Why Blue Dragon is one of the most important games of 2006
Right now, there's more than a little fuss about Mistwalker's Blue Dragon. It's been no big secret that the Xbox 360 hasn't had much of an impact in Japan, and Microsoft truly believes that Blue Dragon is the solution to that problem. They believe that Blue Dragon will attract Japanese gamers to their sleek, white powerhouse enough to ensure an increase in sales figures and improve their reputation with the ever-vital Japanese market.
While Microsoft has a foothold in the two biggest regions -- Europe and America -- they're still not satisfied, and Blue Dragon's release is seen as a whole new beginning for the Xbox 360 in Japan. Indeed, the December 7th Launch Date is seen as more of a re-launch for the console than the release of a much anticipated game.
But what's all this fuss about? Isn't it just another JRPG? I mean, Enchanted Arms didn't change Microsoft's situation with the 360 in Japan, as fun and exclusive as it was at the time. What's so special about Blue Dragon? The answers to much of that lies with who, rather than why...
Blue Dragon's creators include some of the biggest names in videogames, both inside and outside of Japan. Two of the lead game designers were the creators of the legendary SNES RPG Chrono Trigger, while the character design and art can be attributed to Akira Toriyama, creator of Dragon Ball and main illustrator for the hugely popular Dragon Quest series.
Coupled in with the game design and character design legends mentioned, Nobuo Uematsu, the composer responsible for most of the music from the Final Fantasy series has also joined the Blue Dragon team, and is composing all the music for the game.
The game is being produced by the legendary Hironobu Sakaguchi, the mean who originally created the Final Fantasy series, staying with Square-Enix for over a decade, before moving to create his own studio.
The success of this dynamite combination of videogame idols from three of the most popular series in Japan was apparent well before the launch -- on October 19th, 2006, all 10,000 pre-orders for a bundle including an Xbox 360 Core, Blue Dragon, and a limited edition faceplate sold out in a day. In this last week, Blue Dragon scored 37/40 in well-respected Japanese magazine Famitsu -- a very impressive score for an Xbox 360 game.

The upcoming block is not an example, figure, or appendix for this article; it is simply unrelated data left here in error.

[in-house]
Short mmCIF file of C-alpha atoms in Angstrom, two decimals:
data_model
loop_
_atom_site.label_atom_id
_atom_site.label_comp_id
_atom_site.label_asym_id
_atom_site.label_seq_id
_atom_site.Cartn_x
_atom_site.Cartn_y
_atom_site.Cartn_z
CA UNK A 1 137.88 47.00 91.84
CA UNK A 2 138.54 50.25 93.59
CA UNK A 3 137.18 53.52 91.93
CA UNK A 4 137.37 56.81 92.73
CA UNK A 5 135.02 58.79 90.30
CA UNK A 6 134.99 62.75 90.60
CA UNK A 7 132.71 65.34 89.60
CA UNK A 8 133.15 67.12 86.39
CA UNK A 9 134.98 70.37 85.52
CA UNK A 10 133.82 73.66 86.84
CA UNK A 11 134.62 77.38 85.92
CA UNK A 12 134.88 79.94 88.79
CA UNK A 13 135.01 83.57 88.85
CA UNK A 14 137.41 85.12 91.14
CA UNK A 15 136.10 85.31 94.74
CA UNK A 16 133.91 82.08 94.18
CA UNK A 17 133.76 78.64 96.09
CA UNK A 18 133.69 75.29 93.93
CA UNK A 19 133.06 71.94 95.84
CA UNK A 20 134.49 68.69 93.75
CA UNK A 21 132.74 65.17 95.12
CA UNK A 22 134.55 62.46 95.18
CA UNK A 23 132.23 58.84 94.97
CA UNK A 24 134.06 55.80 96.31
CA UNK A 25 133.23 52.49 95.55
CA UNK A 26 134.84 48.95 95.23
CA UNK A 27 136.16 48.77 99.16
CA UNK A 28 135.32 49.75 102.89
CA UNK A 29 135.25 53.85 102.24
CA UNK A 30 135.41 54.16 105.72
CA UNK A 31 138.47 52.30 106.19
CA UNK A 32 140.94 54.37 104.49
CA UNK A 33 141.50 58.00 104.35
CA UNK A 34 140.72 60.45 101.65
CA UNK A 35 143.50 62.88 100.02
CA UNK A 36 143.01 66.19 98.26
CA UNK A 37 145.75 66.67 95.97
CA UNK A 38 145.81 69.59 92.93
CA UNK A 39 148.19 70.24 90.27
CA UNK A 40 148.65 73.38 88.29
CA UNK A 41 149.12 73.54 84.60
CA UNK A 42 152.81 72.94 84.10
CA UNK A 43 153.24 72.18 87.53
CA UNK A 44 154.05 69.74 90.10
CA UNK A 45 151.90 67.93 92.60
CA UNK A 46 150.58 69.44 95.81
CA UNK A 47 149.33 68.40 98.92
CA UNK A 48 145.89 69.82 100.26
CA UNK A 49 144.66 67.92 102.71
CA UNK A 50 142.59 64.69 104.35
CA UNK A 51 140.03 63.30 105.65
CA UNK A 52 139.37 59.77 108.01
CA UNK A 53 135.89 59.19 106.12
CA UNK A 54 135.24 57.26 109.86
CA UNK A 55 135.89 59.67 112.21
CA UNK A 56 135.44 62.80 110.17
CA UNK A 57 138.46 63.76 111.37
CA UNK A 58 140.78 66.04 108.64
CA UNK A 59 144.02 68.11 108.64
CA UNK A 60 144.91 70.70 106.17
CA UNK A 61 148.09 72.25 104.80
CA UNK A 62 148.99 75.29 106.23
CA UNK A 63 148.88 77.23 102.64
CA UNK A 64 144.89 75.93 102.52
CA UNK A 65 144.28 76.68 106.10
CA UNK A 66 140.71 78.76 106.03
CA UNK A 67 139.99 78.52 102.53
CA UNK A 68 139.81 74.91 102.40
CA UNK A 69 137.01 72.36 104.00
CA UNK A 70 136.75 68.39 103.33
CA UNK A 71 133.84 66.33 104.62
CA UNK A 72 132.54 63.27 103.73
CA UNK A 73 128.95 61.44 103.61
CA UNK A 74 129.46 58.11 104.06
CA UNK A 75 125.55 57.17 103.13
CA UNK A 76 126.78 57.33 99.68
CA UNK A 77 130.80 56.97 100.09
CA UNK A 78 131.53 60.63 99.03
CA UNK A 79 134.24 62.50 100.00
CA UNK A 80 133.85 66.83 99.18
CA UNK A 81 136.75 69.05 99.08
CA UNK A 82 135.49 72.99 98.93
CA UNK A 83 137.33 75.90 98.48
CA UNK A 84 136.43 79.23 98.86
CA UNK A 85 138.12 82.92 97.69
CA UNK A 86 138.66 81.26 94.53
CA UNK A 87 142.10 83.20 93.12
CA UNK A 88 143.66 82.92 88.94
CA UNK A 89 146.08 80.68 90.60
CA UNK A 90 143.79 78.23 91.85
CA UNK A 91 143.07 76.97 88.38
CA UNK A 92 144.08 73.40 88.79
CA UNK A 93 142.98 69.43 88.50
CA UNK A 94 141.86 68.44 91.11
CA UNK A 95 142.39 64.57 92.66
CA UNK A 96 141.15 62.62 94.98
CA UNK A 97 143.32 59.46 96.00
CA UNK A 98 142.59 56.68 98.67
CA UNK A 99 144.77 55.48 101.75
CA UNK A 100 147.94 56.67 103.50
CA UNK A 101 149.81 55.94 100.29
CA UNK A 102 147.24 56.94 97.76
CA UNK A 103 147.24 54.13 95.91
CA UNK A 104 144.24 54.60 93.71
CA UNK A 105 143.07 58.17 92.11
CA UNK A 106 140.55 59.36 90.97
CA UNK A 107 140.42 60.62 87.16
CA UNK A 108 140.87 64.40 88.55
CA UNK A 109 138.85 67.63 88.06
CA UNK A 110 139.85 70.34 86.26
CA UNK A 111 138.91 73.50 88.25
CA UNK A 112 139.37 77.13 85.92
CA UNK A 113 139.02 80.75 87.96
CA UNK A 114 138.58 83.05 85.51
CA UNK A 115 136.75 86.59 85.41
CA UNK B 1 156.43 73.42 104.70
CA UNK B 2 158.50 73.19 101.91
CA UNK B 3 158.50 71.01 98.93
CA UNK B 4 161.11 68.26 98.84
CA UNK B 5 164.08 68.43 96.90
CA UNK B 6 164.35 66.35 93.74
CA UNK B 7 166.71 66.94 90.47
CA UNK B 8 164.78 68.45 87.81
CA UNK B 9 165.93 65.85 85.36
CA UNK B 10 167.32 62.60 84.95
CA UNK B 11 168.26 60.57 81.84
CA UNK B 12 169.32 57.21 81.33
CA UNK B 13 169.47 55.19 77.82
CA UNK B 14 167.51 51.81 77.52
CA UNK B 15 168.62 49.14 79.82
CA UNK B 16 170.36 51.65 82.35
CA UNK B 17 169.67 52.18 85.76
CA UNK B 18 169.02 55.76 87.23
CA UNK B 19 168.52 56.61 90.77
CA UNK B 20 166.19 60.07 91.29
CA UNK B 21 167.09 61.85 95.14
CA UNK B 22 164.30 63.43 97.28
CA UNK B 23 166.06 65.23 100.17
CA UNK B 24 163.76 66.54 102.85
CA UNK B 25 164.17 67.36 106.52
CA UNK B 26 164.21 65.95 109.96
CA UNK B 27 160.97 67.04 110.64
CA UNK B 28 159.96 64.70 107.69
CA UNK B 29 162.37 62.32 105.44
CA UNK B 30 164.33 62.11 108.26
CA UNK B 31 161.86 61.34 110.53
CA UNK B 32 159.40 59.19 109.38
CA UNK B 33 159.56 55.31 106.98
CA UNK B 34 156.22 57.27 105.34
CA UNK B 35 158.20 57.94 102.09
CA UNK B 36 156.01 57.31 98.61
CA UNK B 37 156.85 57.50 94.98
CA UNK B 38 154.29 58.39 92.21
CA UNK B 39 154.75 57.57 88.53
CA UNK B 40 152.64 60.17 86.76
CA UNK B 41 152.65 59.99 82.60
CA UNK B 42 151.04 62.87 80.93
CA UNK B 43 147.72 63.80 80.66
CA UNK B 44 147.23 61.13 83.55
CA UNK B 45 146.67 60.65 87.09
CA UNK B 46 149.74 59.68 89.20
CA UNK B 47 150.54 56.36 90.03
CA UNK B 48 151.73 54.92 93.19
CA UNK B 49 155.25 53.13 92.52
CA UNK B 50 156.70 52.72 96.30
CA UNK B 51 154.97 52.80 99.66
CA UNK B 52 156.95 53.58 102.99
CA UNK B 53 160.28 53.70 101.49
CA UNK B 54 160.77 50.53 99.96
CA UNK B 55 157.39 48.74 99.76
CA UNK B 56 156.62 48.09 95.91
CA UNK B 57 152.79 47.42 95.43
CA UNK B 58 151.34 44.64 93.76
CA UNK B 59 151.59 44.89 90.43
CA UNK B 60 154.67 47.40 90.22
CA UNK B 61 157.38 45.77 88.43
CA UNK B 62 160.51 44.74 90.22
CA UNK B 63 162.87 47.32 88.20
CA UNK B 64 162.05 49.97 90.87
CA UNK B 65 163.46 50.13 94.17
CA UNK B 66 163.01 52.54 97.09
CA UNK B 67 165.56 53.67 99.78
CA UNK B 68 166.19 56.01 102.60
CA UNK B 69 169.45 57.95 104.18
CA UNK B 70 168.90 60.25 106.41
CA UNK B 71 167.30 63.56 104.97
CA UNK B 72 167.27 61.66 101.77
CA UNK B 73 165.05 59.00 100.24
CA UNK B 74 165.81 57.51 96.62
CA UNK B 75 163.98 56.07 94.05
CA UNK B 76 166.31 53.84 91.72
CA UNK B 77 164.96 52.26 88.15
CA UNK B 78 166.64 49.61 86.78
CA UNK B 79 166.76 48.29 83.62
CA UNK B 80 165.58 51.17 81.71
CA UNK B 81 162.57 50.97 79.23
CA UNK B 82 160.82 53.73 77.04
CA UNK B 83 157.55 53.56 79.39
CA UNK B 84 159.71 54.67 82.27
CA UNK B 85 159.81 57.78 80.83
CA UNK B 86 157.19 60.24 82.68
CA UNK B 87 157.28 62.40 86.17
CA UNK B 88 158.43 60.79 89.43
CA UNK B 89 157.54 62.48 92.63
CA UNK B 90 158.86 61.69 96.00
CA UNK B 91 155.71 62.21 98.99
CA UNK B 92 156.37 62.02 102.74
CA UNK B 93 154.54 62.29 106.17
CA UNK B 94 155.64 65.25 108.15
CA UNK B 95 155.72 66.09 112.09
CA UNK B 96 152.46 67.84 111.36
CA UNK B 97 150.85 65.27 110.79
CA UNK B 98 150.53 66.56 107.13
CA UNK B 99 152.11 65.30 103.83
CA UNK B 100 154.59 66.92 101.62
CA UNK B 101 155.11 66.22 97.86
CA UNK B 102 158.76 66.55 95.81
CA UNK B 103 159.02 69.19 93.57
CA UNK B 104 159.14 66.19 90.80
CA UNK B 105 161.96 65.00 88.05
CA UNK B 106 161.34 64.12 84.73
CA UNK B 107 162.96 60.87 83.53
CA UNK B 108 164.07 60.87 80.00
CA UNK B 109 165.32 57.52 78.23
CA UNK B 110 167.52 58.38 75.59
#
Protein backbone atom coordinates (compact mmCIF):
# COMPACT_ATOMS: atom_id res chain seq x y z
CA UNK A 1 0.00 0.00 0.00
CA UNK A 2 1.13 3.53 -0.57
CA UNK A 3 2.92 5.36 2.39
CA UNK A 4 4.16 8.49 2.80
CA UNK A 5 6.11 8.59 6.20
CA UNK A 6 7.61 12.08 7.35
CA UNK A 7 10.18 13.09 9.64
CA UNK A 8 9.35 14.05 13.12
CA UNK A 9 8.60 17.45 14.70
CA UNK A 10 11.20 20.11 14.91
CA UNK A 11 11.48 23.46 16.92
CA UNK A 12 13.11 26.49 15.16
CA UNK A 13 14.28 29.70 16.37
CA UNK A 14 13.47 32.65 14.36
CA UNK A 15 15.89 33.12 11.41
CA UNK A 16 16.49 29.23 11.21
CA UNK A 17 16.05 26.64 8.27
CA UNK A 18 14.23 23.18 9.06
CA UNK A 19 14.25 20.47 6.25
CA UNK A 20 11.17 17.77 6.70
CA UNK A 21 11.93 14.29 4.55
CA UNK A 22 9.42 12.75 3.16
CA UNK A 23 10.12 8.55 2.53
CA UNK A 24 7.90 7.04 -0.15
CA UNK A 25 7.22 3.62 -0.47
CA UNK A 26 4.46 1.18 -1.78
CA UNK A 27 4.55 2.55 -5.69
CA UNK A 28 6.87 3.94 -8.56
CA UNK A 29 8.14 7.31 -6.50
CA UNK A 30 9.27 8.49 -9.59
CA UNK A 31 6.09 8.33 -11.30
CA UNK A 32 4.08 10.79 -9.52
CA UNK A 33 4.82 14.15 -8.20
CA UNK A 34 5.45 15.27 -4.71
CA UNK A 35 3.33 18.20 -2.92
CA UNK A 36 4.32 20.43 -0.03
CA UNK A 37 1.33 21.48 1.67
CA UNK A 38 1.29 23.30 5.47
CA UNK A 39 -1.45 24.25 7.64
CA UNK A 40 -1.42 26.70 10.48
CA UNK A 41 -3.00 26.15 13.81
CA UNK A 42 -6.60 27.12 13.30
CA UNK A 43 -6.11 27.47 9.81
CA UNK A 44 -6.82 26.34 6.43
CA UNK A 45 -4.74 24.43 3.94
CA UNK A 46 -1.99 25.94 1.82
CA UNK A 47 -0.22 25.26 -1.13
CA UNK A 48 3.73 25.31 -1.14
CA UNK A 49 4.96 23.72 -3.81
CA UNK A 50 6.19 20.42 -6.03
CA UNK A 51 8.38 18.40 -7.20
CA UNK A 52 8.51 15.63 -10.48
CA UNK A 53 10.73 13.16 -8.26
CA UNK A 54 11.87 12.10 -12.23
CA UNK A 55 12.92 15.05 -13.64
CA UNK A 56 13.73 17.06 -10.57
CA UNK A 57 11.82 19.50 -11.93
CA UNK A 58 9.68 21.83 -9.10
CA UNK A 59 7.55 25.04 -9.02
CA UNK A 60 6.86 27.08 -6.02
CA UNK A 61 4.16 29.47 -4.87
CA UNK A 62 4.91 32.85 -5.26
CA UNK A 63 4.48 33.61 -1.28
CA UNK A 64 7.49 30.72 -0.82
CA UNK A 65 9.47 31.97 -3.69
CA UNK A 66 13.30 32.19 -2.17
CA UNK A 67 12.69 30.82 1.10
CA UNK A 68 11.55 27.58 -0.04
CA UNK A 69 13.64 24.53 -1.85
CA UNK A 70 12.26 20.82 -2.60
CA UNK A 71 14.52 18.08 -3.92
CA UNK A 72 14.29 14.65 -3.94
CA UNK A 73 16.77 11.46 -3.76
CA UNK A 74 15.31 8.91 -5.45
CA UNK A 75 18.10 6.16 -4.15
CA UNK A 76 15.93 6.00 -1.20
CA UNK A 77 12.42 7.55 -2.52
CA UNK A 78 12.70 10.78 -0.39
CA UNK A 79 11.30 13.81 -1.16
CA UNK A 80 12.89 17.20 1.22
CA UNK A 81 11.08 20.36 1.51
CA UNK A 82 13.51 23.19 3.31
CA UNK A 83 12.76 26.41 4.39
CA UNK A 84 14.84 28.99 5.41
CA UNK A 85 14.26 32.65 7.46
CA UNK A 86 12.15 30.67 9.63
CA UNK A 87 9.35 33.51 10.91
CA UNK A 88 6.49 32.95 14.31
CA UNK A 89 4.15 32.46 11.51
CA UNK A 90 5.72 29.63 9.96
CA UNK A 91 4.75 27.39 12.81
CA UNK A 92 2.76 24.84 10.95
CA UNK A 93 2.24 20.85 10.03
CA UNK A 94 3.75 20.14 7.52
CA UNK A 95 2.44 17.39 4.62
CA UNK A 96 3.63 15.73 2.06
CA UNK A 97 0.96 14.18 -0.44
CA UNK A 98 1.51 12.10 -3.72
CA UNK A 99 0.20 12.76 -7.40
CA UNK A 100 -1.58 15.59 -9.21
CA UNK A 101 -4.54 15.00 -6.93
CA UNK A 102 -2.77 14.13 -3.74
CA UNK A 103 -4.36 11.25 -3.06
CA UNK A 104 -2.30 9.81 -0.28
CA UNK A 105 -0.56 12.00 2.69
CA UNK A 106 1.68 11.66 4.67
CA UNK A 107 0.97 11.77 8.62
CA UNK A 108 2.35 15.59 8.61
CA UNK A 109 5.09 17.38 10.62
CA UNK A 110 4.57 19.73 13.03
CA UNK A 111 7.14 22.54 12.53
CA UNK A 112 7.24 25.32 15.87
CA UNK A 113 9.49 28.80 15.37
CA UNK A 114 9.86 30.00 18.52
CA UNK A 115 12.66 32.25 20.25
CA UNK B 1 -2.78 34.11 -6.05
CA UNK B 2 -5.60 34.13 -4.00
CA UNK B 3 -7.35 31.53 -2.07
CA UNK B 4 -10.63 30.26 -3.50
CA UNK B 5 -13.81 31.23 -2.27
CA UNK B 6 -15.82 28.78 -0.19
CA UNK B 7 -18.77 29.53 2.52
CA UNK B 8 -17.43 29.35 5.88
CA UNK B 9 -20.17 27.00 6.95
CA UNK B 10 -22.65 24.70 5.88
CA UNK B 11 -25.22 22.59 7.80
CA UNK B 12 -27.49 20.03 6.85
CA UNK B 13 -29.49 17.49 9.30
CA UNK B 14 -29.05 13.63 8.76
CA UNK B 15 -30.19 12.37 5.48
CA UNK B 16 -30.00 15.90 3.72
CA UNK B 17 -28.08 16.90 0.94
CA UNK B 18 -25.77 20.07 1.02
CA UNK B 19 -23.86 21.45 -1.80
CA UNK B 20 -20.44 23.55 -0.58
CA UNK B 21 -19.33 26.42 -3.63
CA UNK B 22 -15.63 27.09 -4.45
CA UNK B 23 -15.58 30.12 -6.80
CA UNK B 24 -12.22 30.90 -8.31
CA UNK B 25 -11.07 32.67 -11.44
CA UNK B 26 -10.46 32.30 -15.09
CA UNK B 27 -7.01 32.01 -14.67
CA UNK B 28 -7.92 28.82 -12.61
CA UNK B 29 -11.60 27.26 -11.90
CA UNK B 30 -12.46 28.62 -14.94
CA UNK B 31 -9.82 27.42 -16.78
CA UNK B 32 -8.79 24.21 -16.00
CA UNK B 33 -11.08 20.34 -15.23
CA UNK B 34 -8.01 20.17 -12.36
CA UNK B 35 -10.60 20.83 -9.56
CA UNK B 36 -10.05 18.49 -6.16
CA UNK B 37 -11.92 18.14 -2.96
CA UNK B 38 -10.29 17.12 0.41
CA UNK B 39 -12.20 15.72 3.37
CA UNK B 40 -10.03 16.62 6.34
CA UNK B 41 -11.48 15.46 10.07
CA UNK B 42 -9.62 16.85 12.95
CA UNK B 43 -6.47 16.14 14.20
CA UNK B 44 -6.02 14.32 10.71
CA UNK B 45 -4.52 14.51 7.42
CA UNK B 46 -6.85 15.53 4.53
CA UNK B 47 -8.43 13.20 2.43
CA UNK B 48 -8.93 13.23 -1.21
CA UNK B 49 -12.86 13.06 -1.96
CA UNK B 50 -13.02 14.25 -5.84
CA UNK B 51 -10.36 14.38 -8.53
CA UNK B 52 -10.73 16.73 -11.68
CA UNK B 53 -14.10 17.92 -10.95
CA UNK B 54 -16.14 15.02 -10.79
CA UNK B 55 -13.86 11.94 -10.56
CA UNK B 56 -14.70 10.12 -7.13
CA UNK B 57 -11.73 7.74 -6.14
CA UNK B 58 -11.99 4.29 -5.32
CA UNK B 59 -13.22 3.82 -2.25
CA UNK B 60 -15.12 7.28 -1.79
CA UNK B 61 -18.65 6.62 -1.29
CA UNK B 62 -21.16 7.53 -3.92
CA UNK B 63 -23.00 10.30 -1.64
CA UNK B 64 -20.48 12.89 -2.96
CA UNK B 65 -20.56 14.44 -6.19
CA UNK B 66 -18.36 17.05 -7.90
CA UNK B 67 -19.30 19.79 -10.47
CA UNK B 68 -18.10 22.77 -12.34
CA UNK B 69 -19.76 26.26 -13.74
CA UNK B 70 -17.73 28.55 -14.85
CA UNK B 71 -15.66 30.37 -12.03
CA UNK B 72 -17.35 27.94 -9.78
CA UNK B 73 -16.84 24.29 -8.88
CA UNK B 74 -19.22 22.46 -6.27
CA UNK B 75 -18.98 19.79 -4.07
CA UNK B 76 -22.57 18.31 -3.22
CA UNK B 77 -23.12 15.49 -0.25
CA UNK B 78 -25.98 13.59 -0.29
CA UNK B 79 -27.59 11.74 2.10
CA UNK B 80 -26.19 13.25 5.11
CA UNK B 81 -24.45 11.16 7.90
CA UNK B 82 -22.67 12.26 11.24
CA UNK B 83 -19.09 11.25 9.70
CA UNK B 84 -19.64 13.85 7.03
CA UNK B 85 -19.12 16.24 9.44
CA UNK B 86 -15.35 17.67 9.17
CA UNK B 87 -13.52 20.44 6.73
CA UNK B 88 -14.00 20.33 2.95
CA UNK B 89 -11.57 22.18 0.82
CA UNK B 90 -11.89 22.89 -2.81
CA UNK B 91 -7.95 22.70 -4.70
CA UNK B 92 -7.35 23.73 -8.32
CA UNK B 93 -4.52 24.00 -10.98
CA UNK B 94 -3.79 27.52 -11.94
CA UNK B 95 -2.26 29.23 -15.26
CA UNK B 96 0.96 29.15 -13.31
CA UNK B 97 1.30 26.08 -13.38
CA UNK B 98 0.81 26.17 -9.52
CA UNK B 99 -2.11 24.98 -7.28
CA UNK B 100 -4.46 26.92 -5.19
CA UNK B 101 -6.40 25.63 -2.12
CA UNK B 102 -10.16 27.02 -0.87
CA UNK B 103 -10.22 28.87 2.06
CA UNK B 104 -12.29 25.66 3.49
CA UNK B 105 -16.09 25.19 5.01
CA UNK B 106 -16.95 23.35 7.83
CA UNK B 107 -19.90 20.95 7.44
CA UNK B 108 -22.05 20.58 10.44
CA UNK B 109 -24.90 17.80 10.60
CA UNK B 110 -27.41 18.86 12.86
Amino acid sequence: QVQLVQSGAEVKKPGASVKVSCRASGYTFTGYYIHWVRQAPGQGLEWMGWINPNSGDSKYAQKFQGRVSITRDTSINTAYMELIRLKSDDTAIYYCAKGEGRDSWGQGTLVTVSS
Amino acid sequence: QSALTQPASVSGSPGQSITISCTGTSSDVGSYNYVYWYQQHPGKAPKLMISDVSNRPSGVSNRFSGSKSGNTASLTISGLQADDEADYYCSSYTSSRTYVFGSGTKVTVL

While the initial reaction to the game is impressive, 10,000 units certainly can't be the end of it -- if sales continue at such an impressive rate in Japan, then Microsoft has certainly achieved what they set out to do with the title, which is prove that with the right games, Japanese gamers will have an interest in their console. If the game is only a small hit that tapers off and doesn't really affect console sales, this spells another false start in Japan for the 360 -- one which Microsoft cannot afford.
Blue Dragon actually serves even more of a purpose than just a door into Japan -- in the west it is a game that hopes to attract the many fans of Final Fantasy and other JRPGs who have remained loyal to Sony thanks to their impressive dominance of the RPG genre with the PS2. While Japanese gamers are definitely the biggest target audience of the game, undoubtedly the localisation will be a very big, important project for Microsoft. If the game turns out to be a big enough hit to meet up to expectations and rival Final Fantasy, then Microsoft is surely on to a winner. Whle the unrealistic, cartoon-like art style isn't quite as appealing to Western gamers, as the largely overlooked Final Fantasy IX proves, excitement for Blue Dragon is certainly not limited to Japan. Trailers of the game stole the show at TGS and X06, and critics and gamers all over the world are excited to hear news from Japan on how the game plays.